The New Year ushers in a new decade and ‘cautious optimism’ is quickly becoming the catch phrase in Silicon Valley’s tech sector. While some local giants (Apple and Netflix) closed their 2010 books with resilient success, others (notably Hewlett-Packard and Google) seek the winds of change in 2011.
Web 2.0 insiders and investors are hopeful for 2011, buoyed by the rise of mobile and social web innovations and enthusiastic about the sector. The National Venture Capital Association recently released its 2011 predictions (based on surveys) which suggest strong job growth, increased compensation and greater sales overseas for the New Year.
Saad Khan, a venture capital partner with CMEA Capital, says he believes 2011 will be a good year for web startups if they have what it takes. When we last met Khan, he fervidly informed us of the opportunities that the web presents investors and entrepreneurs alike. I caught up with Khan last week to pick his brain on what to expect for 2011.
BR: When we spoke last summer, the 'Great Recession' had made capital efficient investments such as Internet-based startups du jour. New apps and websites have become so ubiquitous it’s hard to keep up with them. Are you concerned about overinvestment in the sector?
SK: Anything that is built on the Internet has economics that will drive down to as close to zero as possible. You don’t have to pay for servers, software or even the cost of renting an office. The only expense is people, so these investments have been very popular and will continue to be so.
But the question about whether or not they are inflated is an interesting one. I think the angel bubble will continue into 2011 but we’ll start to see some fall out in the first generation of companies that don’t have what it takes. For most startups that do make it, it will be interesting to see what unfolds in later funding rounds for them in 2011.
BR: Innovative, disruptive technologies call for classic T-shaped people able to collaborate and push the bounds. We’ve spoken before about a team’s influence on your chosen investments as the single pièce de résistance above all others. Can you talk about the importance of individuals within any startup?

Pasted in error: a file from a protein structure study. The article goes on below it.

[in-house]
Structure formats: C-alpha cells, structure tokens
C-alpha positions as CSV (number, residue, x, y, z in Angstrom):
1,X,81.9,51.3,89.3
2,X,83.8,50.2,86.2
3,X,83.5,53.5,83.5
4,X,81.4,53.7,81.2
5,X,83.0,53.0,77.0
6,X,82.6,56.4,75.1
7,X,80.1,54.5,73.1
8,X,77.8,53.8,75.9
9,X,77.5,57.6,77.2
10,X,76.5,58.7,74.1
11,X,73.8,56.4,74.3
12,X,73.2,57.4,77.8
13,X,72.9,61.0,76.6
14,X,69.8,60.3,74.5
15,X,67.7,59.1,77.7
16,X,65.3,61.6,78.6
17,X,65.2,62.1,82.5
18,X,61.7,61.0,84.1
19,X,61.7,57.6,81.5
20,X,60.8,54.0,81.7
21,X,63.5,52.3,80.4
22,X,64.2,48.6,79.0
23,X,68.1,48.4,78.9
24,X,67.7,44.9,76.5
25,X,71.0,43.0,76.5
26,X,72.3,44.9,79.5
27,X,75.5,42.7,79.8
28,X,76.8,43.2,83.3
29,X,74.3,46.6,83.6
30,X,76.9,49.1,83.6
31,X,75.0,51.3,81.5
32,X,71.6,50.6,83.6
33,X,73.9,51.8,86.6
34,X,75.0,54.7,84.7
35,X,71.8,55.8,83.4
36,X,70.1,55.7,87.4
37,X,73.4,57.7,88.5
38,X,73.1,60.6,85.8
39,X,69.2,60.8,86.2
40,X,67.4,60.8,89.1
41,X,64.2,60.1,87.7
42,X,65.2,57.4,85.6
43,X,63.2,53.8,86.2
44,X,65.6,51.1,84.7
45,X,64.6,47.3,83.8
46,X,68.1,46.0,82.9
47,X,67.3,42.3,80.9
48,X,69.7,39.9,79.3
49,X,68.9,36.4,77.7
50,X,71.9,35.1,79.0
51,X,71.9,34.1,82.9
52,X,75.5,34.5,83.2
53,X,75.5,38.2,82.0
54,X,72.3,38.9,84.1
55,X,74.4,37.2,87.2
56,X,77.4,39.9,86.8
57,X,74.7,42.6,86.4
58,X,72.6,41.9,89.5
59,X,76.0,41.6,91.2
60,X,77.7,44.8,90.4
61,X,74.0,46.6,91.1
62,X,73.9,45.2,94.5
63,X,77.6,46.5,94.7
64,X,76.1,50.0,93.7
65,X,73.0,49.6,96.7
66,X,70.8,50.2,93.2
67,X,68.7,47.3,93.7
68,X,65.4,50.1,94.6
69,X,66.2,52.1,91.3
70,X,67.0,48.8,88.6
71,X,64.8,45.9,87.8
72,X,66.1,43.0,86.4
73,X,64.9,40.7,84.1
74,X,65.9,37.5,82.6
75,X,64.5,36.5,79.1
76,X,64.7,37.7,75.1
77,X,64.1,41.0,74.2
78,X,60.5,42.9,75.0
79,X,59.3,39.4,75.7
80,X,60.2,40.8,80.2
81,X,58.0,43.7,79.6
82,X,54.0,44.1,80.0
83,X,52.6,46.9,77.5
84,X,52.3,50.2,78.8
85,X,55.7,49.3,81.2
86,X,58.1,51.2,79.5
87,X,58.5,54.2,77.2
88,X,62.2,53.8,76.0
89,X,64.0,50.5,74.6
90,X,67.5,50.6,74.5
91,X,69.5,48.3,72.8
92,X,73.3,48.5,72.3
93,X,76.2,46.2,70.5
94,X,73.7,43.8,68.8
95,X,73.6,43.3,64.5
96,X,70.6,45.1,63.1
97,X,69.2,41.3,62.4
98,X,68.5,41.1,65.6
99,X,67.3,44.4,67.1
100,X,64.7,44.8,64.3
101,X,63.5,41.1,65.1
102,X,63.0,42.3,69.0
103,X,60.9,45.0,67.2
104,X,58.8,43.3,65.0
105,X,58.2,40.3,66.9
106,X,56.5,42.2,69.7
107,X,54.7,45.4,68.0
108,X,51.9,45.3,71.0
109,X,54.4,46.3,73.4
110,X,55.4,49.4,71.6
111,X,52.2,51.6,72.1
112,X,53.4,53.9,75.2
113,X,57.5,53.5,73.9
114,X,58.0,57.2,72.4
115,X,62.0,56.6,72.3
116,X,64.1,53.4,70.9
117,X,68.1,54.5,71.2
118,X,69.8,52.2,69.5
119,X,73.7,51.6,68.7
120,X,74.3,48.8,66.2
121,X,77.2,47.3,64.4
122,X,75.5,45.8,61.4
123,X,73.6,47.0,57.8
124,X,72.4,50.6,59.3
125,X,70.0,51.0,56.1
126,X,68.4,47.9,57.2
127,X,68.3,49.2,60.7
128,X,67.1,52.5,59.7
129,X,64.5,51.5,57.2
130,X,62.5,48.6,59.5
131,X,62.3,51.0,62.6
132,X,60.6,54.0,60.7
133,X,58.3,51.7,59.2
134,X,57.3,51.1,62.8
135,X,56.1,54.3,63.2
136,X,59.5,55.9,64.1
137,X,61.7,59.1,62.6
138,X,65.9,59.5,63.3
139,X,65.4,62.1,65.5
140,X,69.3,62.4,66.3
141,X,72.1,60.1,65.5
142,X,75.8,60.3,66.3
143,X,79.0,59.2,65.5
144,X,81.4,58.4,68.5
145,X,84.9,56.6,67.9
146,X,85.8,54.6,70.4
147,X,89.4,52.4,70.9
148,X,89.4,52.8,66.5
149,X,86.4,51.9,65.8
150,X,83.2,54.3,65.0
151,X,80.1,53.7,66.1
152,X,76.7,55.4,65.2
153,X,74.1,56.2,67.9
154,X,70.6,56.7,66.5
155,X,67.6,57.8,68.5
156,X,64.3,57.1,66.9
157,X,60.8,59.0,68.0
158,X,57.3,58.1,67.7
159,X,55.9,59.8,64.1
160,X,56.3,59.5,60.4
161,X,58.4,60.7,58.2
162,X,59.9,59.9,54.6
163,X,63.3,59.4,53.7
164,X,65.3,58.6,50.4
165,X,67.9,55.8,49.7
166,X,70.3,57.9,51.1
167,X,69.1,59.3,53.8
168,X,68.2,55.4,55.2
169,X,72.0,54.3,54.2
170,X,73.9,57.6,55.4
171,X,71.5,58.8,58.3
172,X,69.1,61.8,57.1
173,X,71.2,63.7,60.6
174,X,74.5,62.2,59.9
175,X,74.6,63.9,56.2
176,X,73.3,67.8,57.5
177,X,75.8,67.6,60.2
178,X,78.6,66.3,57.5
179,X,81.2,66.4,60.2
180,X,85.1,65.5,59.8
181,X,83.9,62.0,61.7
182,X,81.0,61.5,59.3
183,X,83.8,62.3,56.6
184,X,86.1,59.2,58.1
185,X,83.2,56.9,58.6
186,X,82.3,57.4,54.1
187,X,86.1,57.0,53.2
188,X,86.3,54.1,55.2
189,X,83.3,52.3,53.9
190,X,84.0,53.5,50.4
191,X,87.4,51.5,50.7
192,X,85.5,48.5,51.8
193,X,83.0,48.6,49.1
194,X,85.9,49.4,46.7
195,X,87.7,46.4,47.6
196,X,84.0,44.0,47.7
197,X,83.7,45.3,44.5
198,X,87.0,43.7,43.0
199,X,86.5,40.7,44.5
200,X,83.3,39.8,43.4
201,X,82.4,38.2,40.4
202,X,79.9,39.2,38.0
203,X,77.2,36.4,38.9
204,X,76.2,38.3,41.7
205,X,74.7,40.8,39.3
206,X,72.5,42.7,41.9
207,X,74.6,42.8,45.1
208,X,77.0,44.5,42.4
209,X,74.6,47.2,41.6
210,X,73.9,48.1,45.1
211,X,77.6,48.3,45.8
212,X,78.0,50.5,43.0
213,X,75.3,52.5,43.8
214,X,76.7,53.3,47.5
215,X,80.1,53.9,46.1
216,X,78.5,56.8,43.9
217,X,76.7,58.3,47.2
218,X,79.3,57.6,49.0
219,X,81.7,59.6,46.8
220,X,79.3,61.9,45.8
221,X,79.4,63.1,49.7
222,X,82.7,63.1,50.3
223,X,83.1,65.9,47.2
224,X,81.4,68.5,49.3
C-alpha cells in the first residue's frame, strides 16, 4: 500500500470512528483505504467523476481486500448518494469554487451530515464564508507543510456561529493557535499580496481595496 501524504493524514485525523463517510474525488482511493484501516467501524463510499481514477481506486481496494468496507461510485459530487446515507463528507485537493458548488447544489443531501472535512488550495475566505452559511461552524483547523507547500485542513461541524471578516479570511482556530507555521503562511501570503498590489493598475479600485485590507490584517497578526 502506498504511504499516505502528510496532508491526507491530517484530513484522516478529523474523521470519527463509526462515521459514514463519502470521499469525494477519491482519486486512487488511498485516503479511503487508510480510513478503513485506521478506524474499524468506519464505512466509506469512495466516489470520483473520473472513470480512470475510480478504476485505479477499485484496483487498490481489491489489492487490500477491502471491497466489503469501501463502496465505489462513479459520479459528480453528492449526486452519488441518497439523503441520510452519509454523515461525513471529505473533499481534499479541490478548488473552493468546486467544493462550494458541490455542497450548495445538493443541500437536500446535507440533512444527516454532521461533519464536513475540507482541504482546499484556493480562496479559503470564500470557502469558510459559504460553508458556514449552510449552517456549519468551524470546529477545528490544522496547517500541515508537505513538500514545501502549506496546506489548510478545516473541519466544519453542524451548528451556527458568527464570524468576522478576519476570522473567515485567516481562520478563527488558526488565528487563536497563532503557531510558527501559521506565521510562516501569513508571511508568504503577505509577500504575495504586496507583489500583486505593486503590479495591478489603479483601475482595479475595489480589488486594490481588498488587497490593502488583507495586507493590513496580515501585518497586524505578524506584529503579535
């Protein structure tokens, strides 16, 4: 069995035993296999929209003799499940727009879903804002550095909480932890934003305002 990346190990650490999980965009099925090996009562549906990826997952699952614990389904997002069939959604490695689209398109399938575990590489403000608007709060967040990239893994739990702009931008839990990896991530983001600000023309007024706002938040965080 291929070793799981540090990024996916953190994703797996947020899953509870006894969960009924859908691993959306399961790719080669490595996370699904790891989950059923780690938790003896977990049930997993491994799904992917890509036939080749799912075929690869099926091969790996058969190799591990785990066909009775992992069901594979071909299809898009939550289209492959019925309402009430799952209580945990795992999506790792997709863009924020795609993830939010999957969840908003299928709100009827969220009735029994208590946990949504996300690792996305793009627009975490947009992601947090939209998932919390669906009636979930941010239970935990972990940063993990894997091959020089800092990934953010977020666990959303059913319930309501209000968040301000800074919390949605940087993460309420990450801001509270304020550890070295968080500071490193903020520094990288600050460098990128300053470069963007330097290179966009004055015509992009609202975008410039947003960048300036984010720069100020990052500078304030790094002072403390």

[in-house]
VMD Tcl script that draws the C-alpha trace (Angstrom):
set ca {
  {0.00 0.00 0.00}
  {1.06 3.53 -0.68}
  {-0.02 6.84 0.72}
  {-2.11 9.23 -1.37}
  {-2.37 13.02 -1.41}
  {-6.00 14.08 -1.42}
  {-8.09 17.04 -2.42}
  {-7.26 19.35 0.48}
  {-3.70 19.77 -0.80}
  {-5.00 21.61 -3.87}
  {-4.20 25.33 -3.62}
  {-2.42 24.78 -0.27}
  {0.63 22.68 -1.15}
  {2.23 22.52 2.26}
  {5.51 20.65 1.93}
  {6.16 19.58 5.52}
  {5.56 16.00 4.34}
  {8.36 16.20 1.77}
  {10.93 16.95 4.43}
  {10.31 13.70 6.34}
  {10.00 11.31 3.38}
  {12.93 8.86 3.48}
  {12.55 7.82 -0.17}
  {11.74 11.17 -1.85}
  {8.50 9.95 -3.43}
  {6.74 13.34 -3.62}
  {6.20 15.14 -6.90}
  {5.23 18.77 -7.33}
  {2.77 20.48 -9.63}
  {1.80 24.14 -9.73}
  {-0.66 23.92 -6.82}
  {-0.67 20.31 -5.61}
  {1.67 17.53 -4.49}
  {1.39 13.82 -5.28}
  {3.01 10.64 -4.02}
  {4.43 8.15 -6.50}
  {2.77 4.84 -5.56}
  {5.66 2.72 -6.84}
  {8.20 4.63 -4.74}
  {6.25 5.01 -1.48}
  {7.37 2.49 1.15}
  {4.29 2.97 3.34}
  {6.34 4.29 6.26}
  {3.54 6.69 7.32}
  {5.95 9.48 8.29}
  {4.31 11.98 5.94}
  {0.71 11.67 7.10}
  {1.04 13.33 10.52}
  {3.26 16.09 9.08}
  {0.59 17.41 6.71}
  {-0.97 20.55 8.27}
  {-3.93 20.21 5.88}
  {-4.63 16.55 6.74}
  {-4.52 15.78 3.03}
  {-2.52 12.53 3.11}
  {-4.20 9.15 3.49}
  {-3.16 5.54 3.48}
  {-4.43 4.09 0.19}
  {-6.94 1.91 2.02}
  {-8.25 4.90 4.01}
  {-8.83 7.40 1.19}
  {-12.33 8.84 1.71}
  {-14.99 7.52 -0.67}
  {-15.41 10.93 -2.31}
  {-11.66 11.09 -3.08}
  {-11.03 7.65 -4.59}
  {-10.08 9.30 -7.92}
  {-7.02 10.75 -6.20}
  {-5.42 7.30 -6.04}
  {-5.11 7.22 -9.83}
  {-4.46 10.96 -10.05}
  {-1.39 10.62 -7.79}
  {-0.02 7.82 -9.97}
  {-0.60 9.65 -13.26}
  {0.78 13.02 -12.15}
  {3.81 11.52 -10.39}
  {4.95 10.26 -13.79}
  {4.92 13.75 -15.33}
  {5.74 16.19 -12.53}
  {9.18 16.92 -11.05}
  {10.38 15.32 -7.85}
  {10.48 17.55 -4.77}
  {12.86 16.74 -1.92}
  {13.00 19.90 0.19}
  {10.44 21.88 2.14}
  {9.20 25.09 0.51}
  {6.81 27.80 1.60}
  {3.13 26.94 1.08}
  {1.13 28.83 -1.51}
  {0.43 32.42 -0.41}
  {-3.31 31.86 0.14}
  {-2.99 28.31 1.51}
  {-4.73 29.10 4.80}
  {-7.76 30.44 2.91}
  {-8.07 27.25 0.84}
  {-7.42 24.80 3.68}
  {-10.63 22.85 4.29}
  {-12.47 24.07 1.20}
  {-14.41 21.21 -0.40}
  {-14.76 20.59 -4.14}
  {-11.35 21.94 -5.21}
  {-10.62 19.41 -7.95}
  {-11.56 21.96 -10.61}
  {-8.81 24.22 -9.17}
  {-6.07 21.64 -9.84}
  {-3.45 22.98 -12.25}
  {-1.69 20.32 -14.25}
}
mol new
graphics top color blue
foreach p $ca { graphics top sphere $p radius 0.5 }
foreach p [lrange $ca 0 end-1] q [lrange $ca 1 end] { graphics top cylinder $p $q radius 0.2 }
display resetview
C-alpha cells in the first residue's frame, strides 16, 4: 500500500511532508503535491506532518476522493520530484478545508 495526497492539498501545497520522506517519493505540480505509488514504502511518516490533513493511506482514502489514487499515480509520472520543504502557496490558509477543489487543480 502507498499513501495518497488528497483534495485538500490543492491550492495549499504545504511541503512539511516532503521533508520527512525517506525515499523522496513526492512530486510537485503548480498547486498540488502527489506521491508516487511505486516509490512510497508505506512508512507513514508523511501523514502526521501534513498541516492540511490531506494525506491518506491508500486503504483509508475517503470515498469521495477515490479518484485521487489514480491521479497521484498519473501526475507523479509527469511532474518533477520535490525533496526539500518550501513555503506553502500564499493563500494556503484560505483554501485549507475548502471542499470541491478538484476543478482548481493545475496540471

SK: I spend all my time looking for great entrepreneurs and exceptional teams, period. Frankly, the direction they think they will go will (inevitably) change. It always does. The common denominator is the team itself. Stuff is happening all around us, but the challenge is finding the right talent. In the Valley, there are certain pockets of talent that everyone is looking for so companies have been doing more with less.
BR: Your portfolio includes a wide array of investments in web, media and even robotics. How do you begin to understand the complexities of each startup you assess and its employed technology?
SK: My job is to get deep enough to understand the challenges they face but have teams who understand far more than I ever could. I’m certainly a geek about the details, but finding the right people is the biggest part of what we do because there’s no way we could ever know everything. We’re talent scouting.
BR: Crowd-sourcing is something you’re quite familiar with having Pixazza and other crowd-sourced startups in your lineup. What makes you enthusiastic about this growing trend and what do you think is in store for it in 2011?
SK: Crowd-sourcing is faster, better and cheaper than its counterparts. The disruptive element comes from leveraging people and delivering the best content possible which algorithms can’t always do. What am I excited about for the new year? What happens when crowd-sourcing meets the social graph where everyone brings their own ‘crowd’ with them? We all throw off so much data about our activities- where we are, what we’re doing, who we’re with, even our health. Mobility and location are going to continue on their upward trend and it will be interesting to see how crowd-sourcing evolves with it this year.
BR: Any surprises on the horizon or things that you’re particularly enthusiastic about for 2011?
SK: I had a chance to demo XBox Kinect it when it was still called Project Natal (Kinect allows users to control and interact with the Xbox 360 platform without the use of a controller). Immediately, I knew it was something people would want and expect in everything- not just gaming. Increasingly, we’ll start seeing that technology creep into other areas in 2011. I fully expect to see at least one mass market, non-gaming product in this area in the coming months of the New Year.
BR: How do you view your role as a venture capitalist in Silicon Valley?
SK: I like to see myself as a facilitator, asking questions like ‘what can we do next?’ and going from there. It’s never too early to talk to me. If your mind is wandering, talk to me.
Saad Khan is a partner at venture capital firm CMEA Capital where he leads CMEA's Web and new media investments. He also spearheads CMEA's seed initiative and early investments in Pixazza, Blekko, Jobvite, and Evolution Robotics. He blogs at cmea.com/blog and saadwired.com. You can follow him on Twitter @saadventures.